Corrosion of Carbon Steel in Ethanolamine
F. Gui, N. Sridhar, R. Thodla, and C. S Brossia CC Technologies-A DNV Company 5777 Frantz Road Dublin, OH 43017
ABSTRACT Monoethanolamine (MEA) is traditionally used for gas treatment in natural gas and refinery operations to remove H2S. It is also used in the CO2 capture and sequestration process to separate CO2 from other post combustion gases. Thiswork investigates the corrosion of carbon steel in monoethanolamine. A set of parameters that could be encountered in the refinery operation and CO2 capture process were investigated to understand their impact on the corrosion of carbon steel in monoethanolamine. It was found that MEA solution is generally more corrosive at lower concentrations and elevated temperatures whereas the MEA solutionsare benign at room temperature independent of concentration. The presence of CO2 makes the MEA solutions more corrosive than without CO2; the combination of CO2 and elevated temperature also make the MEA solutions more corrosive but protective FeCO3 could form under certain conditions. The results established a baseline for further understanding the corrosion of carbon steel in amine environmentsin the future which should take into consideration gas impurities such as NO2 and SO2 as well as other process parameters. Key words: Amine, MEA, corrosion, CO2 capture, refinery
INTRODUCTION Monoethanolamine (MEA) is traditionally used to remove H2S or CO2 in the natural gas industries and refinery operations. In refinery operations, the gas treatment process by amine is often referred asamine treatment. Pure MEA and concentrated MEA/water solutions are alkaline in nature with pH in the range of 11 to 12 depending on the concentration of MEA. Therefore, carbon steels tend to be passive in the highly concentrated MEA solutions and could experience localized attack. Furthermore, in the practical operations, MEA could become generally corrosive to cause active dissolution of carbon steeldue to the pH change resulting from the absorption of H2S and/or CO2 (i.e. rich amine). Additionally, the impurities carried over from crude oil, such as chloride, also could change the corrosivity of the MEA considerably.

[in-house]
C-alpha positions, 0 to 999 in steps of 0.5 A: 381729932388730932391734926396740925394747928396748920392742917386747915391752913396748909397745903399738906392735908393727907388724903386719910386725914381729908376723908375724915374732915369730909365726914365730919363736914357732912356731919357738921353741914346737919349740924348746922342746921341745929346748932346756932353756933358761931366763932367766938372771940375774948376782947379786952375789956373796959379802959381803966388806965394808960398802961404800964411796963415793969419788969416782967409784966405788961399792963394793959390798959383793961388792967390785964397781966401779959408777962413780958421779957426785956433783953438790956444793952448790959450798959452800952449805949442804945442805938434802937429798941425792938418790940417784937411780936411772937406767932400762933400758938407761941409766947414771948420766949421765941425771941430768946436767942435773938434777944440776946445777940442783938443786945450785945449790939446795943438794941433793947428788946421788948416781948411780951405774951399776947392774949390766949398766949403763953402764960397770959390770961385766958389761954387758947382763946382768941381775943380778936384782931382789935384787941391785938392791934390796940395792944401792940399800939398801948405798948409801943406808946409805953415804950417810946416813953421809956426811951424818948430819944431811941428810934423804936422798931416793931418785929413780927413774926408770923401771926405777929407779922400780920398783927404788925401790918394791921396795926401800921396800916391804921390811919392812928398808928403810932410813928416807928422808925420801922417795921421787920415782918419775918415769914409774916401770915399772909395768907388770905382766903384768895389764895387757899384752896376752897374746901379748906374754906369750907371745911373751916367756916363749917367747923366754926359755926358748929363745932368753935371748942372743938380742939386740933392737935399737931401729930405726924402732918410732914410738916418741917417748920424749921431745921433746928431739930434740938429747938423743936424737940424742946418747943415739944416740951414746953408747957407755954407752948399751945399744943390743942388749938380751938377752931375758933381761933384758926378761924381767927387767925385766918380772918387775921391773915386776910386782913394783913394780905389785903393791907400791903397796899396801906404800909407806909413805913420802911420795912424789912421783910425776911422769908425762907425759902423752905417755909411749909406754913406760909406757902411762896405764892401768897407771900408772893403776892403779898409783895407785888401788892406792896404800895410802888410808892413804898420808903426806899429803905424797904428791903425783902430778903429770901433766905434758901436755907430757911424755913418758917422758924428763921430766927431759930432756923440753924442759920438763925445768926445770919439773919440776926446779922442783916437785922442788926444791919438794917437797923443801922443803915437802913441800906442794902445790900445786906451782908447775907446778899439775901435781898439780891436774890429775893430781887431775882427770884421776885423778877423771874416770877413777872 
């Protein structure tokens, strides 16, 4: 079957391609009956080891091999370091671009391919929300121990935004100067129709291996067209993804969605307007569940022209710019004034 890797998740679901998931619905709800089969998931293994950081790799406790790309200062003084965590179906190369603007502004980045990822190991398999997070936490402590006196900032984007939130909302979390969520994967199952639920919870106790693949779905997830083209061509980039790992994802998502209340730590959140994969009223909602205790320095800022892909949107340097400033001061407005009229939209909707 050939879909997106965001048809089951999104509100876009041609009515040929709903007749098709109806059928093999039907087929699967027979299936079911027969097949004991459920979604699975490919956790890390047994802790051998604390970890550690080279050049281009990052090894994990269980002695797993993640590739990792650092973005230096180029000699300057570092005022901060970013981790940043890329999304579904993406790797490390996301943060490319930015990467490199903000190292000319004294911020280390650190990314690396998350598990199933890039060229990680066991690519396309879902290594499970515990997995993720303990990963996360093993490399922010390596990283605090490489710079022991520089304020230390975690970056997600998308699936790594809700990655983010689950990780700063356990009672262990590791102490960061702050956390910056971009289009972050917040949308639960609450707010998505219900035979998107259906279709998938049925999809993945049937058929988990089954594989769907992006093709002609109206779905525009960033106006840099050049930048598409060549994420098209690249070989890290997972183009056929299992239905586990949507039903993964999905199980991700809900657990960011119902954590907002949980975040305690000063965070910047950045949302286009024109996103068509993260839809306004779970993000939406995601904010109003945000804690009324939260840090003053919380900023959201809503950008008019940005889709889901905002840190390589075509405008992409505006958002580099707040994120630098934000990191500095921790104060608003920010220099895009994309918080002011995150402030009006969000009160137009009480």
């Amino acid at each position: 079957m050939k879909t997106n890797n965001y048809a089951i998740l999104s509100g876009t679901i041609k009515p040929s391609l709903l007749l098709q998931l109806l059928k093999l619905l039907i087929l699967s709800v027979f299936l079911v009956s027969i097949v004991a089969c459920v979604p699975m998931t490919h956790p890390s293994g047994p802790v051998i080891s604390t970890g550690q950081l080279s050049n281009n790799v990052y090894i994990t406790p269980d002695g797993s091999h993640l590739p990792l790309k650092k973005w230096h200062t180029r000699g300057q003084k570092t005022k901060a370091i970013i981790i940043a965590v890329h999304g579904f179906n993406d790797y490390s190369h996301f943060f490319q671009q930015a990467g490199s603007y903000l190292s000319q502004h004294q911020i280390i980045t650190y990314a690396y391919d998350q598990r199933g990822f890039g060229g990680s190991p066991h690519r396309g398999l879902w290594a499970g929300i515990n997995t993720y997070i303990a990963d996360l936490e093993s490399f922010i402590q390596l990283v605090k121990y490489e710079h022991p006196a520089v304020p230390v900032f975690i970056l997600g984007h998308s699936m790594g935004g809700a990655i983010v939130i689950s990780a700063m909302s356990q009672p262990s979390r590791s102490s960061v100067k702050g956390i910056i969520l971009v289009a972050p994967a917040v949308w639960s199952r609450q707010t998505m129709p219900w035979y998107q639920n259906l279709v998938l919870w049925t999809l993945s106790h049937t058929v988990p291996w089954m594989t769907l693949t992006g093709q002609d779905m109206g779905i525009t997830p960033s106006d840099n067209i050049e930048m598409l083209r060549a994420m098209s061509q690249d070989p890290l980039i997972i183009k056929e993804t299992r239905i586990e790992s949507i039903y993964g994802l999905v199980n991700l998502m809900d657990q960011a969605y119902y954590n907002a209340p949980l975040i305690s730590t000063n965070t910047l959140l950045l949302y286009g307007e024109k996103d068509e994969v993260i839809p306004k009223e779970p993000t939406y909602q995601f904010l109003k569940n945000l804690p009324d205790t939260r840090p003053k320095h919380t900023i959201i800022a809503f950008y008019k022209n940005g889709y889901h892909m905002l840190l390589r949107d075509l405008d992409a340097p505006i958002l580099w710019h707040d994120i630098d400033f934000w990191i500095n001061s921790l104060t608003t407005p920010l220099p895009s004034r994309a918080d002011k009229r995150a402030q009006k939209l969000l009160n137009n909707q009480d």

MEA has also found great use in the CO2 capture and sequestration process as an attempt to reduce the concentration of green house gas in the environment. In this process,the CO2 in the flue gases produced by the combustion of the primary fuel is removed to produce a concentrated stream of highly pressurized CO2 that can be used to enhance oil recovery or stored in depleted oil/gas/mine reservoirs 1. Typically, the amine concentrations used in the CO2 capture process are higher than that used in the refinery process. Although CO2 capture is a different process fromamine treatment in refinery operations, the corrosion problems that the materials used in these processes experience share many similarities. For instance, the pH of the amine could eventually drop to a near neutral or even acidic range and thus cause active dissolution of carbon steel; the organic acids or heat-stable salt could form during both processes that could impair the corrosionresistance of the materials significantly. Therefore, the objective of the present work is to investigate the corrosion behavior of carbon steel in MEA solutions. Particularly, the impact of a set of variables, which could be encountered in the operation of a refinery gas treatment process or a CO2 capture process, on the corrosion behavior of carbon steel were studied. The effort was focused onestablishing a baseline for further understanding the corrosion of carbon steel in amine environment in the future which should take into consideration gas impurities such as NO2 and SO2 as well as other process parameters.
EXPERIMENTAL APPROACH MEA (99.99%)* was mixed with deionized (DI) water to achieve desired concentration (wt%). The tests were conducted in solutions as it is after mixing (i.e....
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